On Friday, Pope Francis made an official statement calling for Catholics worldwide to be more accepting of homosexuals, challenging an age-old position held by the Catholic Church, which has traditionally deeply condemned gay lifestyles and sexual activity.
While the Pope’s announcement did not signify a shift in official church doctrine, the 256-page document he released, an apostolic exhortation entitled “Amoris Laetitia” (“The Joy of Love”), outlined a significant change in attitude towards the Vatican’s stance on family matters, including same-sex relationships and divorce.
While the Pontiff did not condone gay marriage, he urged Catholics to be more tolerant of non-traditional lifestyles and those who practice them. “A pastor cannot feel that it is enough simply to apply moral laws…as if they were stones to throw at people’s lives,” said the document, as reported by CNN.
He discouraged such a stark worldview. “By thinking that everything is black and white, we sometimes close off the way of grace and growth,” he noted, adding that he believed Jesus Christ would have supported a similar perspective.
“I understand those who prefer a more rigorous pastoral care which leaves no room for confusion. But I sincerely believe that Jesus wants a Church attentive to the goodness which the Holy Spirit sows in the midst of human weakness.”
“Unjust discrimination” against gays and lesbians is not acceptable, he wrote in the document.
“There is no stereotype of the ideal family, but rather a challenging mosaic made up of many different realities, with all their joys, hopes and problems,” Pope Francis wrote.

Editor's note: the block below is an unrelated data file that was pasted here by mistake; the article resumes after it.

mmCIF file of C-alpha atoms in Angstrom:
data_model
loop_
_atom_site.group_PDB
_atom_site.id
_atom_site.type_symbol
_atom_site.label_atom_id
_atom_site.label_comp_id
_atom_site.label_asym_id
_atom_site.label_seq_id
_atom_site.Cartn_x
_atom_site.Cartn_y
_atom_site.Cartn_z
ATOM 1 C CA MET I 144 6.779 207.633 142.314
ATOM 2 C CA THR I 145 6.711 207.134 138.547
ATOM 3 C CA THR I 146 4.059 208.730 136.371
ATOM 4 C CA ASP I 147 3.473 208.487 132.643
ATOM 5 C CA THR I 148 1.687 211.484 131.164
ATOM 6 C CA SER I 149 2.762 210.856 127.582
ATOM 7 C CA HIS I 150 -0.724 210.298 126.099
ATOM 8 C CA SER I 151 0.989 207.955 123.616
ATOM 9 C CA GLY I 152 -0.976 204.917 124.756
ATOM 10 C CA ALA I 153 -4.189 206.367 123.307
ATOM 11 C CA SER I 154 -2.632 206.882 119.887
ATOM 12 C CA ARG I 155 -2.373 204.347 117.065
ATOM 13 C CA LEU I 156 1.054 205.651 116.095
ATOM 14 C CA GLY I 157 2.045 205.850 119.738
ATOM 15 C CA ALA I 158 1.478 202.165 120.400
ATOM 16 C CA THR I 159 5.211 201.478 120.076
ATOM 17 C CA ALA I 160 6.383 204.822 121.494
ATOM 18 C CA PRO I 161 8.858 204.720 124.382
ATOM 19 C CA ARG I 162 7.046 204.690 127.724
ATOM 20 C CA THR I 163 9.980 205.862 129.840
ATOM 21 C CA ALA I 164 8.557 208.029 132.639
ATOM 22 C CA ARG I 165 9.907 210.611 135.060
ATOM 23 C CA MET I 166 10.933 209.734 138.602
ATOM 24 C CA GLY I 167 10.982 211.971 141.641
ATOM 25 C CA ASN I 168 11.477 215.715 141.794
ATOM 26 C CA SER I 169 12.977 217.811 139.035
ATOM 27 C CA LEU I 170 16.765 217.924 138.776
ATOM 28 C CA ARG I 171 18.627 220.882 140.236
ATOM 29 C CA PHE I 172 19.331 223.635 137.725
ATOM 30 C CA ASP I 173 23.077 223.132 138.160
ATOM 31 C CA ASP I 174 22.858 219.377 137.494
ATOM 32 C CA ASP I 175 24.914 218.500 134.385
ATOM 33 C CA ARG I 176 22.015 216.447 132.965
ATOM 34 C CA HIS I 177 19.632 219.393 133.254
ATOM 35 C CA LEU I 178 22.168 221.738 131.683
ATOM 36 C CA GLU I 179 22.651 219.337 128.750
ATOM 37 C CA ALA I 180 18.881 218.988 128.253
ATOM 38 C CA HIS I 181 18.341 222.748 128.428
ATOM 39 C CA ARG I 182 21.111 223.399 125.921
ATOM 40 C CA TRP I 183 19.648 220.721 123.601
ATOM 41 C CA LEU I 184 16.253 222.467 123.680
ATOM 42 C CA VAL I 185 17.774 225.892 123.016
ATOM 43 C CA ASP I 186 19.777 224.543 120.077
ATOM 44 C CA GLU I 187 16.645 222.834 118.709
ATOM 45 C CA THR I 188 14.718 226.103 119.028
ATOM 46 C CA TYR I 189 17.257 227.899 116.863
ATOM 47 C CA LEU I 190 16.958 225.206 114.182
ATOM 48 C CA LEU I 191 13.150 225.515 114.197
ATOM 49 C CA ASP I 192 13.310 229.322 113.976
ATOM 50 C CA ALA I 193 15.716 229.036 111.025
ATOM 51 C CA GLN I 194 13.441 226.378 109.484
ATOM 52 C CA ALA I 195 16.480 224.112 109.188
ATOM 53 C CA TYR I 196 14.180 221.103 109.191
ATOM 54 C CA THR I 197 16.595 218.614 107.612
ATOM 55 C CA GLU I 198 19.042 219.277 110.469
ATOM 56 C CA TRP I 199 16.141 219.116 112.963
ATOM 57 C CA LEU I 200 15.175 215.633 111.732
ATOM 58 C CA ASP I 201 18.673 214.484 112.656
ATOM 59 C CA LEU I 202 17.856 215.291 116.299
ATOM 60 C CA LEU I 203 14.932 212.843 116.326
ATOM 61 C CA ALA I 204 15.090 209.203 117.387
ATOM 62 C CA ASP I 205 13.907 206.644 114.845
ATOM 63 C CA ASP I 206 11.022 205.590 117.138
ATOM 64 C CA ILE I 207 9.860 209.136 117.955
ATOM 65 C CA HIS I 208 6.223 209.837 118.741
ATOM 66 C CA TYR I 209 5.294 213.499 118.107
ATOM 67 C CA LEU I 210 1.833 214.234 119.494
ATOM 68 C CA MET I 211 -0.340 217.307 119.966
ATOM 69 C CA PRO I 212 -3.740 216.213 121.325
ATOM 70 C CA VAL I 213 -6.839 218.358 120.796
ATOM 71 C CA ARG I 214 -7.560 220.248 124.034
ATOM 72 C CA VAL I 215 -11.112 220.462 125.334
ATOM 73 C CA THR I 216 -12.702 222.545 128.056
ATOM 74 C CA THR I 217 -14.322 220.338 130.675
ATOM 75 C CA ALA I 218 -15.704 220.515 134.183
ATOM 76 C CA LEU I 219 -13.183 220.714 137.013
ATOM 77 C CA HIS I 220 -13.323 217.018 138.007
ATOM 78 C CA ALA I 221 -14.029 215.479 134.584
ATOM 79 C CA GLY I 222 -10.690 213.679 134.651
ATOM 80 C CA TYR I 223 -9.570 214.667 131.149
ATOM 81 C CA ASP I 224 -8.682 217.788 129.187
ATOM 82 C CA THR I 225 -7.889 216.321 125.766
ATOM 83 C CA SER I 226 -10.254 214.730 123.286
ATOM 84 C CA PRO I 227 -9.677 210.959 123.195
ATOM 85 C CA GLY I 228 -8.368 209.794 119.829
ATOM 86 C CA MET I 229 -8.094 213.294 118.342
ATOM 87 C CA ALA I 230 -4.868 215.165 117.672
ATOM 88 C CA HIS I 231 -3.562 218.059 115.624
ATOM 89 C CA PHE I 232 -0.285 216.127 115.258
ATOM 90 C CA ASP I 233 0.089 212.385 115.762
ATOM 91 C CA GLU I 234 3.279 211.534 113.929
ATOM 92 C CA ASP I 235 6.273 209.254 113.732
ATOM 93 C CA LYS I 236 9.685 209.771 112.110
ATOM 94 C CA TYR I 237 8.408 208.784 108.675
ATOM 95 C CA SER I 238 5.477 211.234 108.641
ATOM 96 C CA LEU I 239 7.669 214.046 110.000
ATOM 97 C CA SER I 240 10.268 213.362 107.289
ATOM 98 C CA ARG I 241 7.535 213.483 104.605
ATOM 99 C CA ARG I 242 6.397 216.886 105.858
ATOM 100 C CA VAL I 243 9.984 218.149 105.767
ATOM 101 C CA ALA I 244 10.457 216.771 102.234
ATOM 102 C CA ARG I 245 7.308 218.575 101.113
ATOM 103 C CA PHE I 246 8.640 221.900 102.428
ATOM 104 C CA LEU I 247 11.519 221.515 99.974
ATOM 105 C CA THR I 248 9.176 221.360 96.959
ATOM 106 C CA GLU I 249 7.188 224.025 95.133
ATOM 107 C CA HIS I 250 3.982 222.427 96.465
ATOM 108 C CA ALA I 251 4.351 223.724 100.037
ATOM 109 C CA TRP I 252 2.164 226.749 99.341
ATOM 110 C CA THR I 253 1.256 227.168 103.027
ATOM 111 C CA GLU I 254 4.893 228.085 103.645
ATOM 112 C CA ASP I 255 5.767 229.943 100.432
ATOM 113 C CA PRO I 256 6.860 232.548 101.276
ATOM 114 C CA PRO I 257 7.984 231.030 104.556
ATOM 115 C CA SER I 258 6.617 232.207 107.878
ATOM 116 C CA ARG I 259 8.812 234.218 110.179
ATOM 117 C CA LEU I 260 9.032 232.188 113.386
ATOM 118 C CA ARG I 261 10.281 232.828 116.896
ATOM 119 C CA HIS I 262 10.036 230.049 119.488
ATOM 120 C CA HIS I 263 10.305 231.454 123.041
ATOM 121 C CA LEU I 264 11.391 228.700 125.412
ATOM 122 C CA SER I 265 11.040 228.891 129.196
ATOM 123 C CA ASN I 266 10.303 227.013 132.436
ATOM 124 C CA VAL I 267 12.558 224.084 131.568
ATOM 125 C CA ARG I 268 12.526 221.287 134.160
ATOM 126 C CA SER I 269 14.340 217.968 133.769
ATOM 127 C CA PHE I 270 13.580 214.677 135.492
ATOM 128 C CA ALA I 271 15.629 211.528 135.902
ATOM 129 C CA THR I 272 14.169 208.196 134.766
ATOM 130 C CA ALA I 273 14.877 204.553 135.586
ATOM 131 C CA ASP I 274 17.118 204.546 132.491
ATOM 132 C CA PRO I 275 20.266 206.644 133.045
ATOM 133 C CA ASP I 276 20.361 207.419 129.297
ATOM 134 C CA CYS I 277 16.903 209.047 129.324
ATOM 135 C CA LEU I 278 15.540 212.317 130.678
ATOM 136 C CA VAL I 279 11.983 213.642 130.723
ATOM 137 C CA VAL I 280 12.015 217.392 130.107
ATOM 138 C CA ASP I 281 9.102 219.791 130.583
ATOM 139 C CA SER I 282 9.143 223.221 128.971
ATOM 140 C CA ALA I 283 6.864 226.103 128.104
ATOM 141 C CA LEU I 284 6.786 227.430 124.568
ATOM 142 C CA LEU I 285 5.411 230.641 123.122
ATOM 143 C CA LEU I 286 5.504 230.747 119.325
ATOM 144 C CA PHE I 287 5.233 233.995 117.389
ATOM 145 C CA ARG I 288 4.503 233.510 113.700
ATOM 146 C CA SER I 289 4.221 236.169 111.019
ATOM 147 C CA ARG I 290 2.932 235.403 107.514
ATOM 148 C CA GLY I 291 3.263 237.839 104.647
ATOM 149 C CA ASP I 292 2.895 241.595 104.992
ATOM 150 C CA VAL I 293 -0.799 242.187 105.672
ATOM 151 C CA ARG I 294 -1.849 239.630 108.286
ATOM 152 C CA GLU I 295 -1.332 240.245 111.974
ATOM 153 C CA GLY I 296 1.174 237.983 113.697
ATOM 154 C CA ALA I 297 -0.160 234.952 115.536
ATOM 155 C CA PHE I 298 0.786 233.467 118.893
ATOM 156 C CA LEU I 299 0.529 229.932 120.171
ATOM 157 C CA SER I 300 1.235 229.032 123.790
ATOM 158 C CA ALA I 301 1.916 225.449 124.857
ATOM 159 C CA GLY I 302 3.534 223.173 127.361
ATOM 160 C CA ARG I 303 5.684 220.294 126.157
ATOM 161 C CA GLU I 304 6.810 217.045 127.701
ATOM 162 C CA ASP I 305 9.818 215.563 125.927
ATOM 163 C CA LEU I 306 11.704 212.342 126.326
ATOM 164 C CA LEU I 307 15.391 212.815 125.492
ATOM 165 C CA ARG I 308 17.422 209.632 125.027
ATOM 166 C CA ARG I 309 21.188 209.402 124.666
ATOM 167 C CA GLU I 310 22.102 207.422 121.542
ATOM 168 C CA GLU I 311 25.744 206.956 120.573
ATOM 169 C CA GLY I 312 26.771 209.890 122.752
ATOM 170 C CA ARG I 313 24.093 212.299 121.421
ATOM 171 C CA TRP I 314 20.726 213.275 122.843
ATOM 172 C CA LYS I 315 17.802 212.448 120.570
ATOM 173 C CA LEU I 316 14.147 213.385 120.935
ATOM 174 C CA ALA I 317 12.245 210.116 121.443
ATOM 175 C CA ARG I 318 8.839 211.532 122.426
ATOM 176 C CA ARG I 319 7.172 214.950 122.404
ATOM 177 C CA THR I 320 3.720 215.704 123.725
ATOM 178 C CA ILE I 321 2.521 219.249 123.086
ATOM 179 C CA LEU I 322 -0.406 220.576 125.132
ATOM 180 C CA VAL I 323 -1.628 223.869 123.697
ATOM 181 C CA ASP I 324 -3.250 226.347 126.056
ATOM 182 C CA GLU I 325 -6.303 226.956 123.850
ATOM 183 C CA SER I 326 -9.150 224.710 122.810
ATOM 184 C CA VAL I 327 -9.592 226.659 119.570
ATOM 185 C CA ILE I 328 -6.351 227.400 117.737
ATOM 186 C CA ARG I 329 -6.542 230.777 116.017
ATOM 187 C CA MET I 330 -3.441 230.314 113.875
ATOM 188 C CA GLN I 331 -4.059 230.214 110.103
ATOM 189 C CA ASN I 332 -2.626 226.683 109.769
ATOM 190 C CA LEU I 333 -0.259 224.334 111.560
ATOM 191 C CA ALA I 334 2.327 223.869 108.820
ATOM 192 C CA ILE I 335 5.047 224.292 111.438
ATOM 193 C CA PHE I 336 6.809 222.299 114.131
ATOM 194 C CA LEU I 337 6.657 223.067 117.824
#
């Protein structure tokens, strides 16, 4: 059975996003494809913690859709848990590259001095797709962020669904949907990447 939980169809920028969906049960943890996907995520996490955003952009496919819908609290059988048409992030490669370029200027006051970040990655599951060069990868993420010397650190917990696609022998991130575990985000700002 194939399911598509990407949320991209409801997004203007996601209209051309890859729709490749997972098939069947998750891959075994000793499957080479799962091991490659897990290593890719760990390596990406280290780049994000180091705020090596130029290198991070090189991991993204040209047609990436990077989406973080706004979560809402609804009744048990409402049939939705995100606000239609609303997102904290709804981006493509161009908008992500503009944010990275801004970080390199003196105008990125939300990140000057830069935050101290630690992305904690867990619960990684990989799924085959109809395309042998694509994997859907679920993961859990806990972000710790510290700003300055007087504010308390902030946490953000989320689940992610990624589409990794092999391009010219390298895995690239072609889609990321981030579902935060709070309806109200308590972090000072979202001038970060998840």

“Every person, regardless of sexual orientation, ought to be respected in his or her dignity and treated with consideration.”
However, he was careful to emphasize that “in no way must the Church desist from proposing the full idea of marriage,” stating, “[a] great variety of family situations … can offer a certain stability, but de facto or same-sex unions, for example, may not simply be equated with marriage.”
The leader of the Catholic church also touched on the sensitive issue of divorce in his paper. The Catholic church famously forbids divorce, viewing remarried divorcees as “living in sin” and excluding them from receiving communion.
While the Pope did not say explicitly that divorced Catholics should be allowed to take Communion, the document suggested that it should be easier for Catholic couples to have their marriages annulled, allowing them to continue to participate in church life.
“The divorced who have entered a new union should be made to feel part of the Church,” Pope Francis wrote. “It can no longer simply be said that all those living in any ‘irregular situation’ are living in a state of mortal sin.”